China’s largest cobalt producer agrees to halt buying from individuals in DRC
HUAYOU Cobalt, China’s biggest cobalt producer, will stop buying from individuals in the Democratic Republic of Congo (DRC) owing to pressure from customers and rights groups concerned about child labour in the informal mining sector, said the Financial Times.
The newspaper said Huayou, one of the top global suppliers of the metal used in batteries for electric cars and mobile devices, has faced growing scrutiny in recent years over human rights violations in the DRC, which accounts for more than two-thirds of global output. (miningmx)

Eco – vaccination centres

Waugh Thistleton propose offsite mobile vaccination solution
The celebrated London based architects are best known as supporters of eco-development made from wood. However they have come up with a proposal to build mobile vaccination centres out of shipping containers. They explain the rationale:
The mass vaccination of all UK citizens is an anticipated event that the government and the NHS should be planning for now.
We cannot use our schools and sports centres as vaccination centres as these will soon be needed to regain some semblance of normal life; and the logistics of disinfecting these spaces and preventing the spread of disease during the process would be complicated and potentially detract from the critical task at hand.
With this in mind we started to sketch out a mobile vaccine centre. One that could be both installed and transported in a very short space of time. During this process, we sought advice from experts: a Consultant Immunologist, an ex-director of Portakabin, and some contacts from our Shoreditch Boxpark project.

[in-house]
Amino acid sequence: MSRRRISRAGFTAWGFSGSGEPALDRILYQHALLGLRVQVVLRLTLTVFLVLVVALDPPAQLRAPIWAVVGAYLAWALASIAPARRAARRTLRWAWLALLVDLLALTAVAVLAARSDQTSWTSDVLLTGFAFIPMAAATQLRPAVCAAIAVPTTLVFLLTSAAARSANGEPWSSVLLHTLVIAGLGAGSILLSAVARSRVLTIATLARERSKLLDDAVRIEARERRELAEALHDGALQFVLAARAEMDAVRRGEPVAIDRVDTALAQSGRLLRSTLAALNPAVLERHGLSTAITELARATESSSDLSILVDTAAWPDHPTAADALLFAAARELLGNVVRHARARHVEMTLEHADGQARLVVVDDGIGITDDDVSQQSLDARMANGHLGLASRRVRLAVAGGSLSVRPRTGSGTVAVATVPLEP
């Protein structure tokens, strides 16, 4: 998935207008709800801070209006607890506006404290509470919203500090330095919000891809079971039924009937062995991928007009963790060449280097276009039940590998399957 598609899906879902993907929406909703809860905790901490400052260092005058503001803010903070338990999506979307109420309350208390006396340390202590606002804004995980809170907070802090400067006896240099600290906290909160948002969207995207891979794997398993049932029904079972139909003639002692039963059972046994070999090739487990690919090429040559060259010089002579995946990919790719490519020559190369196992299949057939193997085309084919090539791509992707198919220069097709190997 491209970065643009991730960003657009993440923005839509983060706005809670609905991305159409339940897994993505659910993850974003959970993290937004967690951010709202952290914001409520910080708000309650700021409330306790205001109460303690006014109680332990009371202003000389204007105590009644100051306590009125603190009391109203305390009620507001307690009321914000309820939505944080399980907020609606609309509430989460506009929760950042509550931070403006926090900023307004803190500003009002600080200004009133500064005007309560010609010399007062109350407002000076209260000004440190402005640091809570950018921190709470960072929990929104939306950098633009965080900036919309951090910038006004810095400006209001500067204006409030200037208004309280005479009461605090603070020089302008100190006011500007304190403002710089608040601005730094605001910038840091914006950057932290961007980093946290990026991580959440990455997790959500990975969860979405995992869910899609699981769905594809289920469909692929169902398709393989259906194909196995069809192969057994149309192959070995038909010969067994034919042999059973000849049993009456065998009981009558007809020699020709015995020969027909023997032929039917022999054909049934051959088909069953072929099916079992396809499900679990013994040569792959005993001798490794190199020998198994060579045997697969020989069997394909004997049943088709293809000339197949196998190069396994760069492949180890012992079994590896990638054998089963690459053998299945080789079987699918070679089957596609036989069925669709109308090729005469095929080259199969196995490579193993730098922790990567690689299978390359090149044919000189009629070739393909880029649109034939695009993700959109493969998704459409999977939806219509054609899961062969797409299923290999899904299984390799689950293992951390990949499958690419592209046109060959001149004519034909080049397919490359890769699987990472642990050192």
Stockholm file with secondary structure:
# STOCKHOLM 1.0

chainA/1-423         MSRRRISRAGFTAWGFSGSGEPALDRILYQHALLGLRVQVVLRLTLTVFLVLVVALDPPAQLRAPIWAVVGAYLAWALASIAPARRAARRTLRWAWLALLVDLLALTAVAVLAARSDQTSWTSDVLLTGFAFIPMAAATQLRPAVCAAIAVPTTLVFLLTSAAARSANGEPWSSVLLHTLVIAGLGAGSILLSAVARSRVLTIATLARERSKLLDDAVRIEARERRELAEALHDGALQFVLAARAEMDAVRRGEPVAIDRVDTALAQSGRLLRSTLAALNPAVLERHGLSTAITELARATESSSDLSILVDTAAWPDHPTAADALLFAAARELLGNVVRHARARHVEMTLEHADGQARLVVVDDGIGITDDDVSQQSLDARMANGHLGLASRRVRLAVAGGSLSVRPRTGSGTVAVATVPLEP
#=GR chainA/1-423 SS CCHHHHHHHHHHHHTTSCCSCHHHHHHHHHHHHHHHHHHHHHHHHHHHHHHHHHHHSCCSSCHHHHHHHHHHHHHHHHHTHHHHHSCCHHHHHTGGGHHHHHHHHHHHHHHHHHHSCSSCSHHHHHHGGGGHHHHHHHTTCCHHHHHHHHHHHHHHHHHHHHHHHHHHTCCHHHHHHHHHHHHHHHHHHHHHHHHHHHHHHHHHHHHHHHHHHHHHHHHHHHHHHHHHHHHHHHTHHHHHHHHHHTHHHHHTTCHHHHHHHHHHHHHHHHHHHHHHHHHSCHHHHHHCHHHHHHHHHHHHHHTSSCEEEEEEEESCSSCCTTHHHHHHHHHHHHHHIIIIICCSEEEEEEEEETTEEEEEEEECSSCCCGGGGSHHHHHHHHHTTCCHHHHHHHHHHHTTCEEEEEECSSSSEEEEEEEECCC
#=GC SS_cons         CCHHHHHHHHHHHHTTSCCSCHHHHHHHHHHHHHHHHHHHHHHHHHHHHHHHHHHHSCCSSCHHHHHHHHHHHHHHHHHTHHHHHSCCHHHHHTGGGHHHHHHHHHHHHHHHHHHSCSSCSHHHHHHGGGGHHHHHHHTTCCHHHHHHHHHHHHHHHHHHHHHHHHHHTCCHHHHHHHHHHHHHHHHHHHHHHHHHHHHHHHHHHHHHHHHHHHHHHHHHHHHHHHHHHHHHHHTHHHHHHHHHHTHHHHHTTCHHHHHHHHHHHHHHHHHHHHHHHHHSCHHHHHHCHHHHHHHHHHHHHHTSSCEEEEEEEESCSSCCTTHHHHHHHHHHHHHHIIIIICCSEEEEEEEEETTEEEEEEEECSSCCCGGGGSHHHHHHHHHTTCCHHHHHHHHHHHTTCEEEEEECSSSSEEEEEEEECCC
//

Following weeks of discussions, debates and drawings, we have designed, priced and programmed a safe and efficient solution. We have developed a kit to fit out 6,500 shipping containers as mobile, HTM compliant vaccination centres using the same supply chain as the Nightingale Hospitals.
Over twelve weeks, these shipping containers could be mobilised throughout the country in car parks and other public areas, staffed by NHS staff working in shifts to vaccinate the entire population of the UK. (company website)

Global stuff

4000 MW Tafouk1 is Algeria’s first solar mega-project
“Tafouk1 “. This is the name of the mega solar project that will soon be launched in Algeria. It was presented by the Algerian Minister of Energy Mohamed Arkab on May 20 during a meeting, by videoconference, of the Algerian government. The project provides for the construction of several photovoltaic solar power plants. These will have a cumulative capacity of 4,000MW.
The power plants will be spread over a dozen wilayas in Algeria and will mobilize a total area of about 6400 hectares. Their construction should create 56,000 jobs during the construction phase and 2,000 jobs during the operation phase. (afrik21)

Hydropower Plants to Support Solar and Wind Energy in West Africa
Hydropower plants can support solar and wind power, rather unpredictable by nature, in a climate-friendly manner. A new study in the scientific journal Nature Sustainability has now mapped the potential for such “solar-wind-water” strategies for West Africa: an important region where the power sector is still under development, and where generation capacity and power grids will be greatly expanded in the coming years.
The study demonstrates that it will be particularly important to create a “West African Power Pool”, a regional interconnection of national power grids. Countries with a tropical climate, such as Ghana and the Ivory Coast, typically have a lot of potential for hydropower and quite high solar radiation, but hardly any wind. The drier and more desert-like countries, such as Senegal and Niger, hardly have any opportunities for hydropower, but receive more sunlight and more wind. The potential for reliable, clean power generation based on solar and wind power, supported by flexibly dispatched hydropower, increases by more than 30% when countries can share their potential regionally, the researchers discovered. (renewableenergymagazine)